• The earliest pigments came from various earths, minerals, or vegetable dyes.

Chemical pigments
Chemical Pigments

  • Range is more narrow.

  • Fade or bleach.

  • Are not pure colors.

  • Are not stable.

  • Absorb light rays when they are mixed together.

Classes of hues
Classes of Hues

  • Primary

  • Secondary

  • Intermediate

  • Tertiary

Primary hues1
Primary Hues

  • “three pigmentary hues; red, yellow, and blue which can be combined to make all other hues”

  • Cannot be produced by mixtures of other hues.

  • Equilateral triangle is the symbol used to locate the position of the primary hues on the color wheel.

Secondary hues
Secondary Hues

  • “equal mixture of 2 primary pigmentary hues (orange, green, and purple)”

  • Lie midway between the 2 primary hues which produce it.

  • An inverted equilateral triangle depicts the relationship of the primary and secondary hues.

Intermediate hues
Intermediate Hues

  • “a pigmentary hue produced by mixing in equal quantities, a primary hue with its adjacent secondary hue on the color wheel”

  • Are located midway between the primary and secondary hues which produce them.

  • There are 6 intermediate hues.

Tertiary hues
Tertiary Hues

  • “the hue which results from the mixture of 2 secondary pigmentary hues or an unbalanced proportion of complements with the warm or cool hue predominating”

  • 2 families of colors: browns and slates

Monochromatic hues
Monochromatic Hues

  • “variations of one hue; tints, tones and shades of one hue”

Color theory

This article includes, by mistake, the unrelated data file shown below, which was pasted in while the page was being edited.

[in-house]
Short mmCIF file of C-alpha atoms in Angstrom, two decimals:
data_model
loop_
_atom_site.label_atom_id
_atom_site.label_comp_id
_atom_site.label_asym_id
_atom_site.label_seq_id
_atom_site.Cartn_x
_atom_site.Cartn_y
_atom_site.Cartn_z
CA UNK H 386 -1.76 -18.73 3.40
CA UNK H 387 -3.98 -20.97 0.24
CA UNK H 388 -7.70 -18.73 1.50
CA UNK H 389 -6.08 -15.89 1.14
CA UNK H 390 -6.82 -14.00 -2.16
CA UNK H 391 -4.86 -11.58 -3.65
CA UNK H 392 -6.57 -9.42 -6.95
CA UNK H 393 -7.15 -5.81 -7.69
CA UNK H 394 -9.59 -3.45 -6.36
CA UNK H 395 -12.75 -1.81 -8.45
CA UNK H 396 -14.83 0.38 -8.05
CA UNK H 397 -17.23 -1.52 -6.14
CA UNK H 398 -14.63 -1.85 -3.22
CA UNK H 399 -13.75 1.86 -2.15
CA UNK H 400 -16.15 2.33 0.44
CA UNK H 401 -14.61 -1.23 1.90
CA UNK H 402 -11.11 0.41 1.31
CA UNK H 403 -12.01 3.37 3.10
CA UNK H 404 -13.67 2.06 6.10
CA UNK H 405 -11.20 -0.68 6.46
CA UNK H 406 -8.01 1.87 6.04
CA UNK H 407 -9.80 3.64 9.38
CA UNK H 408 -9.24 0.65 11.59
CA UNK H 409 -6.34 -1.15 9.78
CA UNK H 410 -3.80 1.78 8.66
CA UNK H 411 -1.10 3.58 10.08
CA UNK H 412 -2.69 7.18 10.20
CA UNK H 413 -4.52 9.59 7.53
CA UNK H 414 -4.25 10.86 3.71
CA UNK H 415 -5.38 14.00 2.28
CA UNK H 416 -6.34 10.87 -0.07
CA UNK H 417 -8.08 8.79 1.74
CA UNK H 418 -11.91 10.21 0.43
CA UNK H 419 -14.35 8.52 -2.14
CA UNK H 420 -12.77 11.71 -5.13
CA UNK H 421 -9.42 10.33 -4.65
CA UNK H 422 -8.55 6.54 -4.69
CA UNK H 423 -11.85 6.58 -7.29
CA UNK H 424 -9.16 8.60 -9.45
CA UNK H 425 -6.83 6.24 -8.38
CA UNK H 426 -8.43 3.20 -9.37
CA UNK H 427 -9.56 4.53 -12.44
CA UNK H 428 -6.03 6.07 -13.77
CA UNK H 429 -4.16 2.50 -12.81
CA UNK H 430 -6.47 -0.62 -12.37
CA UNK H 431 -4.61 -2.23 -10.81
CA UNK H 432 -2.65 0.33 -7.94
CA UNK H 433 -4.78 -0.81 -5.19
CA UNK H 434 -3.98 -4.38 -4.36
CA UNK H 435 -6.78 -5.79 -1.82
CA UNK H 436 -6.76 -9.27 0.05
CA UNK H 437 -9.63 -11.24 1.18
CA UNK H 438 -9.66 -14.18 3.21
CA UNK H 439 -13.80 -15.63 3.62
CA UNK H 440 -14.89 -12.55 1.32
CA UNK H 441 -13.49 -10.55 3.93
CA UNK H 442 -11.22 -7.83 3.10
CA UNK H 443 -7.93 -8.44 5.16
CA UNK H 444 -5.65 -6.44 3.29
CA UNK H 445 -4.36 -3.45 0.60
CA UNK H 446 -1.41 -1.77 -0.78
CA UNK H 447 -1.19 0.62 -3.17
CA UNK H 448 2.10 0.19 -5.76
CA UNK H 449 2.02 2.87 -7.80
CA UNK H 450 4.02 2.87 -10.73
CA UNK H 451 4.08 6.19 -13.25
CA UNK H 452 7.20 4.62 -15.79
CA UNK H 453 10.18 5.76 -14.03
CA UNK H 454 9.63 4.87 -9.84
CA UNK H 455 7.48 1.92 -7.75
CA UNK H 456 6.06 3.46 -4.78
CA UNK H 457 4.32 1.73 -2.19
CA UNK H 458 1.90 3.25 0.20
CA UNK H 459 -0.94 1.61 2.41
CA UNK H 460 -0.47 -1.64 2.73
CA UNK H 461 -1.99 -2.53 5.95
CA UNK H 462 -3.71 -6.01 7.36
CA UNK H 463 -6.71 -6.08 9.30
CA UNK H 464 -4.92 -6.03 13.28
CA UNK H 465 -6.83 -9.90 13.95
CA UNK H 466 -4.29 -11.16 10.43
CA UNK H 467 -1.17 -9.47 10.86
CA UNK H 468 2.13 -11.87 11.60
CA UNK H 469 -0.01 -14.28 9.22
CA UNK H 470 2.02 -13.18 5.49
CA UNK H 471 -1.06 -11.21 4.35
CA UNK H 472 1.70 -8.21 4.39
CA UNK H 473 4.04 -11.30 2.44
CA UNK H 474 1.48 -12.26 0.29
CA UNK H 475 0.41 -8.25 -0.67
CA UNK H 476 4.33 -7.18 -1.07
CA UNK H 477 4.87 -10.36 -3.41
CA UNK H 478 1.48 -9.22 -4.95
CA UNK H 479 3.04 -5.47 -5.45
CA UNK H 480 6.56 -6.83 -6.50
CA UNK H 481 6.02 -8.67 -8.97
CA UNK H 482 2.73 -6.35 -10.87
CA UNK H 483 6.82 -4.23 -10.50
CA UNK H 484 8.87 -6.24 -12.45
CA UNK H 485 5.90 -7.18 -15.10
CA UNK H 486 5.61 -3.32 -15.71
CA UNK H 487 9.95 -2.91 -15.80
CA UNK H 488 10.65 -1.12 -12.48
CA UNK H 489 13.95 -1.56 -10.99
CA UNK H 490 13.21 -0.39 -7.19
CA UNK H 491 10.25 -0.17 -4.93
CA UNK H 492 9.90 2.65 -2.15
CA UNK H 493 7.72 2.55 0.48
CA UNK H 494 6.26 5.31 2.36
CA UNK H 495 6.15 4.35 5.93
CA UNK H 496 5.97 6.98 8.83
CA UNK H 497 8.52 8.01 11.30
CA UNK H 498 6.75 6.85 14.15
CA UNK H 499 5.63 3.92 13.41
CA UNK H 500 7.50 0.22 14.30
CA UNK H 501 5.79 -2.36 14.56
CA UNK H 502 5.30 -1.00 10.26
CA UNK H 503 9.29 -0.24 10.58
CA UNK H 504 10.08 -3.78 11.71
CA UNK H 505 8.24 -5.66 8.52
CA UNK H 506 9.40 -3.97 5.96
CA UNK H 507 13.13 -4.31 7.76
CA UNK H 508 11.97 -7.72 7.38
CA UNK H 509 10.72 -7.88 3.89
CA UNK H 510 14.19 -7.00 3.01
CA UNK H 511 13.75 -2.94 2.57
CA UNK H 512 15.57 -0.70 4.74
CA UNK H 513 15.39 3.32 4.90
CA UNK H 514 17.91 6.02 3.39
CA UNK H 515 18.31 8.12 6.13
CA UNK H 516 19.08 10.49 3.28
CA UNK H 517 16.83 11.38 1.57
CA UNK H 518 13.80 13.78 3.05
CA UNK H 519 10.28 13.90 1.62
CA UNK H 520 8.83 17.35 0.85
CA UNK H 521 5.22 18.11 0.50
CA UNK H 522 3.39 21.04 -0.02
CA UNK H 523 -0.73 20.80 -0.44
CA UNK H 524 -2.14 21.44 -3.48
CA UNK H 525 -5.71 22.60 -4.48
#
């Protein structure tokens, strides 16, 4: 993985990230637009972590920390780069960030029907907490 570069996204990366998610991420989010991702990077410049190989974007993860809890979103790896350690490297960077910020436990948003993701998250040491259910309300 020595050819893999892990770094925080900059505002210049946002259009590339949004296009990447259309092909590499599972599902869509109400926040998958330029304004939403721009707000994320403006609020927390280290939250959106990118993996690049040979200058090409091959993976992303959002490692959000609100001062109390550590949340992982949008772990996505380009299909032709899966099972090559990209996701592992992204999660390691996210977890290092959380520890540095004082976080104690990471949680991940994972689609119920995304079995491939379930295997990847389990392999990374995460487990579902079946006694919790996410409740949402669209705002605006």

• “ a hue into which various quantities of white are mixed”

  • As the quantity of white is increased, the hue is weakened.

  • Changes the value of a hue.

    • HUE + WHITE = TINT

Color theory

  • “a hue mixed with either a small quantity of gray or the complement of the hue, resulting in dulling the hue”

  • Changes the intensity of the hue.



  • “ a hue into which various quantities of black are mixed; the darkened hue”

  • Changes the value of the hue.


Color theory

Analogous hues
Analogous Hues is no longer a hue, it is a tint, a tone, or a shade.

  • “two or more hues which have the same hue in common”

  • Are adjacent to each other on the color wheel.

  • Contain the same hue.

Color wheel
Color Wheel is no longer a hue, it is a tint, a tone, or a shade.

  • “a circle in which the primary, secondary, and intermediate hues are arranged in orderly intervals”

Complements is no longer a hue, it is a tint, a tone, or a shade.

  • “directly opposite hues on the color wheel”

  • Always involve a warm hue and a cool hue.

  • When mixed in equal parts they result in gray.

  • Are the greatest contrast in hues.

Juxtaposition is no longer a hue, it is a tint, a tone, or a shade.

  • “(simultaneous contrast) any two hues seen together which modify each other in the direction of their complements”

After image
After-image is no longer a hue, it is a tint, a tone, or a shade.

  • “psychological; a visual impression remaining after the stimulus has been removed”